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600 Capitol Way North, Olympia, WA 98501-1091

This document is provided for archival purposes only.
Archived documents do not reflect current WDFW regulations or policy and may contain factual inaccuracies.

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April 12, 2012
Contact: Region 5 Office, (360) 696-6211

Anglers get 8 more days to catch
chinook on lower Columbia River

OLYMPIA – The sport fishery for spring chinook salmon on the lower Columbia River has been extended through April 22 to allow anglers to catch more hatchery-reared fish available for harvest.

Fishery managers from Washington and Oregon today approved an eight-day extension, based on catch reports that show current harvest levels remain well below expectations. The fishery was initially scheduled to close at the end of the day Friday, April 13.

During the extended fishing period, the sport fishery will be closed Tuesday, April 17, to accommodate a possible commercial fishery.

Cindy Le Fleur, Columbia River policy manager for the Washington Department of Fish and Wildlife (WDFW), said poor river conditions continue to delay the run, resulting in low catch rates for anglers.

“We have scheduled another meeting April 19 to further discuss the season,” Le Fleur said. “But we really need to start seeing higher numbers of fish make their way upriver before we can consider any additional fishing opportunities in late April.”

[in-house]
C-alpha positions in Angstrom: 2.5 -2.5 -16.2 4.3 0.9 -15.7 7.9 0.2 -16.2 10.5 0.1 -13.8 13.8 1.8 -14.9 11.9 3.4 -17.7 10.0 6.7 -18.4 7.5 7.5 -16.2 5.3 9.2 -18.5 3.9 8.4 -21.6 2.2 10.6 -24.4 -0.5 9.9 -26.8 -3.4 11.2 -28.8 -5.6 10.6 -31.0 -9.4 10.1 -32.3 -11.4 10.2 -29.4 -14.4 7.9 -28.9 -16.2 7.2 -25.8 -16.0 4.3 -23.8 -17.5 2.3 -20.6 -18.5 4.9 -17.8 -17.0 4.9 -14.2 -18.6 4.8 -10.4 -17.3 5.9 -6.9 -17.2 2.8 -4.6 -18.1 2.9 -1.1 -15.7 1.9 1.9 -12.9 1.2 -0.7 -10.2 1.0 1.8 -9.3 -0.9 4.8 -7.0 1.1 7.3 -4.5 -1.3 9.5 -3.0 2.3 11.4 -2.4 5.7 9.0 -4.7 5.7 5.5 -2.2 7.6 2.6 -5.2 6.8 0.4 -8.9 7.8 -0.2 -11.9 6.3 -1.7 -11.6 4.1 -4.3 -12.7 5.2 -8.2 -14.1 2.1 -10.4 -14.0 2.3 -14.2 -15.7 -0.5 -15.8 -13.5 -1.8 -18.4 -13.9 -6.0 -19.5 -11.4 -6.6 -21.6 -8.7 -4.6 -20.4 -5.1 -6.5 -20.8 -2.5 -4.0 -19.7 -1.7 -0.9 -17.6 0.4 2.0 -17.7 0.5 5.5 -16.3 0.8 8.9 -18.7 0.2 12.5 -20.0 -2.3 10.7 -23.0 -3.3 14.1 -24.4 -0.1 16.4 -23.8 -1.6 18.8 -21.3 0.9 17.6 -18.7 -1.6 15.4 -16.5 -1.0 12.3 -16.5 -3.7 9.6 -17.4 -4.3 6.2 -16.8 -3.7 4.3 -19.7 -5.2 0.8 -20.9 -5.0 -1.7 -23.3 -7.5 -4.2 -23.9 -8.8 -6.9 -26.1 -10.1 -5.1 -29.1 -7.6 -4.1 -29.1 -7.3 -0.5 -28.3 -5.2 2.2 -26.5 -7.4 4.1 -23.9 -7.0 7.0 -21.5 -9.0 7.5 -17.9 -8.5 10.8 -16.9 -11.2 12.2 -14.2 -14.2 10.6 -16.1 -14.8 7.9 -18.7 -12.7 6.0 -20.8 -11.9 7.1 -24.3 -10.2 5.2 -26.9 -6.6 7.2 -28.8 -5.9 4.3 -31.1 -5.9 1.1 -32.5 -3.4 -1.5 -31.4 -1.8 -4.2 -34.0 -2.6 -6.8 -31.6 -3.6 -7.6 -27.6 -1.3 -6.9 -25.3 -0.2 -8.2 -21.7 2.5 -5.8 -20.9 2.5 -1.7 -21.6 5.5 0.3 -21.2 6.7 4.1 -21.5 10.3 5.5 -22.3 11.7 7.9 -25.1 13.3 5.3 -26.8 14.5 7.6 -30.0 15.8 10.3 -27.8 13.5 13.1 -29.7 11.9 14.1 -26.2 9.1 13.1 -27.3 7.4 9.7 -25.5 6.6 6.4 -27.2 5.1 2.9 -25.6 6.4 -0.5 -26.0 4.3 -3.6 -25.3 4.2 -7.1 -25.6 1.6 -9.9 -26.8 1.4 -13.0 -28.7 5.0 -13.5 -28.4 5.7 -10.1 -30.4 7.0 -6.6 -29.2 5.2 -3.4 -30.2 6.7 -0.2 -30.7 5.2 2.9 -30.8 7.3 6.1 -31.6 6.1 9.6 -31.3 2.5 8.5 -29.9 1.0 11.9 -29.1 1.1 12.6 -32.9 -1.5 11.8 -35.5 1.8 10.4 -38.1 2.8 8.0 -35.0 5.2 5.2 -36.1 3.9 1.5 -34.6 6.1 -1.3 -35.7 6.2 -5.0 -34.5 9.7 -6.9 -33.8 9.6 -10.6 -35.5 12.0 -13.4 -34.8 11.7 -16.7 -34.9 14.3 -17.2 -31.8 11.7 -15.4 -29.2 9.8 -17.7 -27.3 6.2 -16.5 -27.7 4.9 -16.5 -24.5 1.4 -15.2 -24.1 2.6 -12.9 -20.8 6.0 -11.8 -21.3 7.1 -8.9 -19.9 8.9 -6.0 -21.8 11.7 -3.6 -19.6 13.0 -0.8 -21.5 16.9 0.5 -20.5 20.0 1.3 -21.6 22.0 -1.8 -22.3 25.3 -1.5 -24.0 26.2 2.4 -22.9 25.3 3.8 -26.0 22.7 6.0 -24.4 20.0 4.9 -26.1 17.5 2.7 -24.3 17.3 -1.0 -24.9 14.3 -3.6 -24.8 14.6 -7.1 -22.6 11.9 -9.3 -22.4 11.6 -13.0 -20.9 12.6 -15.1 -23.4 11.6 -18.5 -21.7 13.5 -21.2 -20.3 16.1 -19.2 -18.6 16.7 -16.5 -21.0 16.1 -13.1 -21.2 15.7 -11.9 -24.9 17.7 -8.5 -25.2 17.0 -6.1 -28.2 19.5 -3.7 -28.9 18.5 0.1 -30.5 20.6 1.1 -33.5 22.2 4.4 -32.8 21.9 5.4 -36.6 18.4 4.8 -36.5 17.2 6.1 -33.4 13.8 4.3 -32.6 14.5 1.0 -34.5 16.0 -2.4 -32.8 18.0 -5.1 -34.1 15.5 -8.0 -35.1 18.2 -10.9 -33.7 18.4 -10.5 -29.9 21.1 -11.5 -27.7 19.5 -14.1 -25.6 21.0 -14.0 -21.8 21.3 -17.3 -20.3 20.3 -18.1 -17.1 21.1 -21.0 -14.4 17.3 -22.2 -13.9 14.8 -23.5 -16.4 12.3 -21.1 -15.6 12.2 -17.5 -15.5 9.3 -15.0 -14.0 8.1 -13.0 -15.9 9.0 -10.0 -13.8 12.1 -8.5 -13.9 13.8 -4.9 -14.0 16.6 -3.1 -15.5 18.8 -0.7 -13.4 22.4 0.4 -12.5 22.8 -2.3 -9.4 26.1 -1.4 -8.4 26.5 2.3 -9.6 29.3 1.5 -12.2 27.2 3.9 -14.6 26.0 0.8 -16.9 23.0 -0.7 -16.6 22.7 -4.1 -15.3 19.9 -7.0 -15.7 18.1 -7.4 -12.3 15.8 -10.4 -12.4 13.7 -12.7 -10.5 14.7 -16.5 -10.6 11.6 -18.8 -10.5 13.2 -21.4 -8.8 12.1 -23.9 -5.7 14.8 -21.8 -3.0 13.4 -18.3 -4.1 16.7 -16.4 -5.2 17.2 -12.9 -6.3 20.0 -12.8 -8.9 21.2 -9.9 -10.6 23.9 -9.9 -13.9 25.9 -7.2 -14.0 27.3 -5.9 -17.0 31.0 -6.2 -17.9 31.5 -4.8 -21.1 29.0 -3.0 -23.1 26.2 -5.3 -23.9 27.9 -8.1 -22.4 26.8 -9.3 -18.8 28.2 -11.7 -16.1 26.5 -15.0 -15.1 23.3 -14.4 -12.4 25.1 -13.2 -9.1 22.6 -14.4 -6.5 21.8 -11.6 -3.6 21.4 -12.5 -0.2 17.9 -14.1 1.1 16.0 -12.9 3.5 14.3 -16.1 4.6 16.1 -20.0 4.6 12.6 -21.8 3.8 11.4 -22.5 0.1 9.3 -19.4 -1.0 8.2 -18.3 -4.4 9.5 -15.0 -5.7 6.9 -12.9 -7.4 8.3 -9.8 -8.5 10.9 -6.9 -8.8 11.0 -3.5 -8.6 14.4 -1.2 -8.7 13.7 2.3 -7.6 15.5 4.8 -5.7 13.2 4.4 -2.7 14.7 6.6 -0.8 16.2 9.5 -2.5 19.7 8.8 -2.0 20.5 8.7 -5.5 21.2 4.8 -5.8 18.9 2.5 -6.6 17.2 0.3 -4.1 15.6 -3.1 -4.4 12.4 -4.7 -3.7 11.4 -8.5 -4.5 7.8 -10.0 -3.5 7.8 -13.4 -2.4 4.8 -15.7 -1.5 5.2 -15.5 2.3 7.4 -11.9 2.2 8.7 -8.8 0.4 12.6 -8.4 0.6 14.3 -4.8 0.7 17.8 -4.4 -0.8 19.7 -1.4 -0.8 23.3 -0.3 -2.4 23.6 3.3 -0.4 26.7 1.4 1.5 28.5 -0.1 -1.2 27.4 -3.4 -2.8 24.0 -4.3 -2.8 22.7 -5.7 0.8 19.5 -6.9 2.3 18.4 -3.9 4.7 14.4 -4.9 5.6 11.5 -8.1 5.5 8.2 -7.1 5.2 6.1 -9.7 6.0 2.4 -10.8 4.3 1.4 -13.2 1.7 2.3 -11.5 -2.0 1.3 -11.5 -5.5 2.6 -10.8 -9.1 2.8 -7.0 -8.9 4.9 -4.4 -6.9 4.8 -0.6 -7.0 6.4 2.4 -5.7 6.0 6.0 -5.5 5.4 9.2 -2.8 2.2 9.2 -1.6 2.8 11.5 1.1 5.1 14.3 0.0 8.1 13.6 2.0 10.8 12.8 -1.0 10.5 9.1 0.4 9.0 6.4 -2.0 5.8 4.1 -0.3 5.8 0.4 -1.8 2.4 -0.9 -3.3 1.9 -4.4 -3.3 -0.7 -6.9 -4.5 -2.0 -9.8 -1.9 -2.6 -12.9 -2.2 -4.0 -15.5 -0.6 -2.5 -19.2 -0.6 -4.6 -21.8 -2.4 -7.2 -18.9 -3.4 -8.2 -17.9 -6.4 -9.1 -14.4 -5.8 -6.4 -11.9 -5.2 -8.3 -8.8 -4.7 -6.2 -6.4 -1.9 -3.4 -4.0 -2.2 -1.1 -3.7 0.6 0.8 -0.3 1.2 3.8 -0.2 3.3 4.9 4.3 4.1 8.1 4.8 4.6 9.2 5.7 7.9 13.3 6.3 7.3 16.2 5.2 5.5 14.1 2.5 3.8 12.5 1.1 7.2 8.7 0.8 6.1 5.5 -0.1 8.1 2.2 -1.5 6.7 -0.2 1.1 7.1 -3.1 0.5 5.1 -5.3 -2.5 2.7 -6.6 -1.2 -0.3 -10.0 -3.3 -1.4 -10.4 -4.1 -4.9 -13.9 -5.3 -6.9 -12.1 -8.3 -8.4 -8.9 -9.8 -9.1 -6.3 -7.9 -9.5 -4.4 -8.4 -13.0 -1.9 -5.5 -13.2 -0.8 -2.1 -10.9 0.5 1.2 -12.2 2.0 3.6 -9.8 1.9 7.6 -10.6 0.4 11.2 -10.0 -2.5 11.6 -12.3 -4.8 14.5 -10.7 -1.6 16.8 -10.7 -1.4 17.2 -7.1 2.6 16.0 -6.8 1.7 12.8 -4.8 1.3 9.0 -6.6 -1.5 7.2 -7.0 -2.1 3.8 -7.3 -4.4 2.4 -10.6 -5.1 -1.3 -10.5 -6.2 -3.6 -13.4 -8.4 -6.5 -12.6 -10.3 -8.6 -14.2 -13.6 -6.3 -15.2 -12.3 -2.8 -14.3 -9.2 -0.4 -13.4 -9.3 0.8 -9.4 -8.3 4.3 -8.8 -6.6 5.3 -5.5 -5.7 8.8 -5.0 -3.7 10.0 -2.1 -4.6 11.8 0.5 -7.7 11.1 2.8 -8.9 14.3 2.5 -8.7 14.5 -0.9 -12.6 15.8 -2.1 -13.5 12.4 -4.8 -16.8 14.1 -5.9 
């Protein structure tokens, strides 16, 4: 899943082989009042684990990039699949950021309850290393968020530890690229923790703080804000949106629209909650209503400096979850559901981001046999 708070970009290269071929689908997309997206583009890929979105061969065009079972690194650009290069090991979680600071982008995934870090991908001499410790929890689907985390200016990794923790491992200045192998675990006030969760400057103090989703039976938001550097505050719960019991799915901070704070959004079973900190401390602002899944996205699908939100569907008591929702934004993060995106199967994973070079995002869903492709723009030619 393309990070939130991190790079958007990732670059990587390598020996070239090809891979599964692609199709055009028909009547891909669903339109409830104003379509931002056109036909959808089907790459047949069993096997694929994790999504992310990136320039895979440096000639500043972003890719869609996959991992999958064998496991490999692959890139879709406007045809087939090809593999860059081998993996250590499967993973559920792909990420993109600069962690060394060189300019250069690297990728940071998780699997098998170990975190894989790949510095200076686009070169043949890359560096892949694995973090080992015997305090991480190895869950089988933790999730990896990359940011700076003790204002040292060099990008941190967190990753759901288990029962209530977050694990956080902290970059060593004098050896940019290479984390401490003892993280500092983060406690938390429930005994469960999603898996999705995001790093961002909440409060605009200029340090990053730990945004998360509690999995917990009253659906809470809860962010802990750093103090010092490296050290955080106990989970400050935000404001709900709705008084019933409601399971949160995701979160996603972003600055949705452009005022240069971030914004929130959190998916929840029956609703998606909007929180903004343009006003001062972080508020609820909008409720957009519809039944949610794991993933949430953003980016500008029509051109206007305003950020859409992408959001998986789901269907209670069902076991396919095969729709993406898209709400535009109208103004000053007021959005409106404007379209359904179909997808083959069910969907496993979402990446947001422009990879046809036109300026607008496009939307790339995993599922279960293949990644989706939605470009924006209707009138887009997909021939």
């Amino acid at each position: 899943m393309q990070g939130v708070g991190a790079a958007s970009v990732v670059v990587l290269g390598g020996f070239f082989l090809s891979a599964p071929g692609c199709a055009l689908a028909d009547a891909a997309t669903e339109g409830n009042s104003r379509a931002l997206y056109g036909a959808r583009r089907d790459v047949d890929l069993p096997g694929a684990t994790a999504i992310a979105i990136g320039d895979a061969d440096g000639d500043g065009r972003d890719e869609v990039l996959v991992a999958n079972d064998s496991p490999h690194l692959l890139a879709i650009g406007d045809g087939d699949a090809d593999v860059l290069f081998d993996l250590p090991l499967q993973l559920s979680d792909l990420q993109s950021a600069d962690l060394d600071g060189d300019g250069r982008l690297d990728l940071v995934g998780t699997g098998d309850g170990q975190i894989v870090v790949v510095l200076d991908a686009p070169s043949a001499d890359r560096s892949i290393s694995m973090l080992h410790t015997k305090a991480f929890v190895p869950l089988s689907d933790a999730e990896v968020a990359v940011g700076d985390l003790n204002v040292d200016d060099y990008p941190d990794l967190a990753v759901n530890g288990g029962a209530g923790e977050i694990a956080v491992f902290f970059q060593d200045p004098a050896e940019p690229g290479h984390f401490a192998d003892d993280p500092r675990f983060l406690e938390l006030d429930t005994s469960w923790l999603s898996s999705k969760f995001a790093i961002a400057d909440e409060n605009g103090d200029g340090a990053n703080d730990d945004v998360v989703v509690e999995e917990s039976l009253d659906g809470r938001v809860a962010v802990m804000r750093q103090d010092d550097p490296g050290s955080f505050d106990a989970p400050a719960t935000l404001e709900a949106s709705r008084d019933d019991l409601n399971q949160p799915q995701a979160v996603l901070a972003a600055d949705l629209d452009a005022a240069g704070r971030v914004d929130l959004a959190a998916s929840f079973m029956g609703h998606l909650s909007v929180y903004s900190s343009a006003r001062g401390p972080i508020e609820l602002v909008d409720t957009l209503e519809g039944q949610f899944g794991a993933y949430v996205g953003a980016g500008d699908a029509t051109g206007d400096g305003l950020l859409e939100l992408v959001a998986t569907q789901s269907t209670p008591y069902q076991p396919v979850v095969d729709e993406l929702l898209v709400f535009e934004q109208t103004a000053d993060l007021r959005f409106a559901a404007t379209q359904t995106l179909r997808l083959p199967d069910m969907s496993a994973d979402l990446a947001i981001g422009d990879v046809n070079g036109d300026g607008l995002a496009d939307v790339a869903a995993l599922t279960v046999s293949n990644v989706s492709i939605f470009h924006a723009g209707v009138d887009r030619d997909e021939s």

The extension approved today does not affect spring chinook fisheries underway above Bonneville Dam.

Anglers fishing downriver from the dam may retain one marked, adult hatchery chinook per day. All wild chinook salmon must be released immediately.

Through April 13, the catch of hatchery spring chinook by anglers fishing below the dam is projected to reach 2,837 fish – well below the 14,500 spring chinook available for harvest before the run forecast is updated in May. Only about 1,908 of the catch through April 13 are expected to count toward the 12,700-fish harvest guideline for upriver fish.

The pre-season forecast anticipated a return of 314,200 upriver spring chinook – potentially the fourth-largest run on record.

Along with the eight additional fishing days in April, lower-river anglers could get another chance to catch spring chinook in May, once fishery managers update the run forecast.

To guard against overestimating this year’s run, Le Fleur said the states are managing spring chinook fisheries with a 30 percent buffer until the May update.

News of any additional fishing days will be announced on WDFW’s website (, the Fishing Hotline (360-902-2500), the Region 5 hotline (360-696-6211*1010) and through local news media.